greater amounts during the study: fruits, vegetables and whole grains. Compared with those who gained
the most weight, participants in the Nurses' Health Study who lost weight consumed 3.1 more servings of
vegetables each day.

But contrary to what many people believe, an increased intake of dairy products, whether low-fat (milk) or
full-fat (milk and cheese), had a neutral effect on weight.

And despite conventional advice to eat less fat, weight loss was greatest among people who ate more
yogurt and nuts, including peanut butter, over each four-year period.

Nuts are high in vegetable fat, and previous small studies have shown that eating peanut butter can help
people lose weight and keep it off, probably because it slows the return of hunger.

That yogurt, among all foods, was most strongly linked to weight loss was the study's most surprising
dietary finding, the researchers said. Participants who ate more yogurt lost an average of 0.82 pound every
four years.

Yogurt contains healthful bacteria that in animal studies increase production of intestinal hormones that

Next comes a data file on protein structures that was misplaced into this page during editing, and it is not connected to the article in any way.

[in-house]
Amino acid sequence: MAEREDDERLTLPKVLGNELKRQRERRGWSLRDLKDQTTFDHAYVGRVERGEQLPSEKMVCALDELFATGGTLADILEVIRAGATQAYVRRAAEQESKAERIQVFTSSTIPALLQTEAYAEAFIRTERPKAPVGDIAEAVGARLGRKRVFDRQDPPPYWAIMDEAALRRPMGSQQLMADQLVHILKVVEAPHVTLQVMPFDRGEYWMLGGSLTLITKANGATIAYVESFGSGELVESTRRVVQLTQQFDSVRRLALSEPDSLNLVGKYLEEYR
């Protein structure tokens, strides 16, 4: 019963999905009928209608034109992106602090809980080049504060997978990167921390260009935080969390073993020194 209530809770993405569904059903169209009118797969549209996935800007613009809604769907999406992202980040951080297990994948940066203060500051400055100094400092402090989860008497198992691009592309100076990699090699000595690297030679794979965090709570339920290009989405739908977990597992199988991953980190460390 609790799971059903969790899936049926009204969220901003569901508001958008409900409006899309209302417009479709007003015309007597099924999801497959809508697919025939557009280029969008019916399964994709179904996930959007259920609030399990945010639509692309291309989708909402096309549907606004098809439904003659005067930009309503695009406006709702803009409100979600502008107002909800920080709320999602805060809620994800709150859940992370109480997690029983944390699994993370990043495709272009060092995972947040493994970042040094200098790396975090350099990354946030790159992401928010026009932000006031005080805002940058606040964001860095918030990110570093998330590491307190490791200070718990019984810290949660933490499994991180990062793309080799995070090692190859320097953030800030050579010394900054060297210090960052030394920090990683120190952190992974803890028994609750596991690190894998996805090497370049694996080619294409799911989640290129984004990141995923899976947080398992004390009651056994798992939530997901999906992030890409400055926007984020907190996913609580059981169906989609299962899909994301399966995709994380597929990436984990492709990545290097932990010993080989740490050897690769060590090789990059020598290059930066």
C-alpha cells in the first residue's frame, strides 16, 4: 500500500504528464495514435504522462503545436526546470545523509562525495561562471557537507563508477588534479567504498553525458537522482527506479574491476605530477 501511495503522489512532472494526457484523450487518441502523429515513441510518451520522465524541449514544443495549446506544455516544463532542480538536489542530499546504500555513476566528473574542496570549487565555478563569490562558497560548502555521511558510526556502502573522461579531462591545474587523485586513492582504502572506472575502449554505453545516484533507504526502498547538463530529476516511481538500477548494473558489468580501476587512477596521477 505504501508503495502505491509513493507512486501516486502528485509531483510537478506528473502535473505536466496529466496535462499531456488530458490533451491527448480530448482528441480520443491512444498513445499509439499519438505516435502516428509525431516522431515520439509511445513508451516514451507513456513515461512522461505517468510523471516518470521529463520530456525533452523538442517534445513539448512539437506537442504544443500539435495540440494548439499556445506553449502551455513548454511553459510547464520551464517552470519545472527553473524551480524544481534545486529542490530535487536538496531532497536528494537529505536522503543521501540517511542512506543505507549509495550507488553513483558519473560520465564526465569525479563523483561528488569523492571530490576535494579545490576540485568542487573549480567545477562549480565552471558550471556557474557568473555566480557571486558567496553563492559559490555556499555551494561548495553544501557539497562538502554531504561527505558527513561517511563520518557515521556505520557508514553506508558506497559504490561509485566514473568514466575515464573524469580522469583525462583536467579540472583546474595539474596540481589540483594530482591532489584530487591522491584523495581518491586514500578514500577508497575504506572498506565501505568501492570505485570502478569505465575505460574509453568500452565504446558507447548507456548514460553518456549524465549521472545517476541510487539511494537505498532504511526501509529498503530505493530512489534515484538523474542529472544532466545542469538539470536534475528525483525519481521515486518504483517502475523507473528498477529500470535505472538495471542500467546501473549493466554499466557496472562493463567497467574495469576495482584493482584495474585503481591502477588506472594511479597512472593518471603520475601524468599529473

enhance satiety and decrease hunger, Hu said. The bacteria may also raise the body's metabolic rate,
making weight control easier.

But, consistent with the new study's findings, metabolism takes a hit from refined carbohydrates — sugars
and starches stripped of their fiber, like white flour. When Dr. David Ludwig of Children's Hospital Boston
compared the effects of refined carbohydrates with the effects of whole grains in both animals and people,
he found that metabolism, which determines how many calories are used at rest, slowed with the
consumption of refined grains but stayed the same after consumption of whole grainsAs has been
suggested by previous smaller studies, how long people slept each night influenced their weight changes.
In general, people who slept less than six hours or more than eight hours a night tended to gain the most.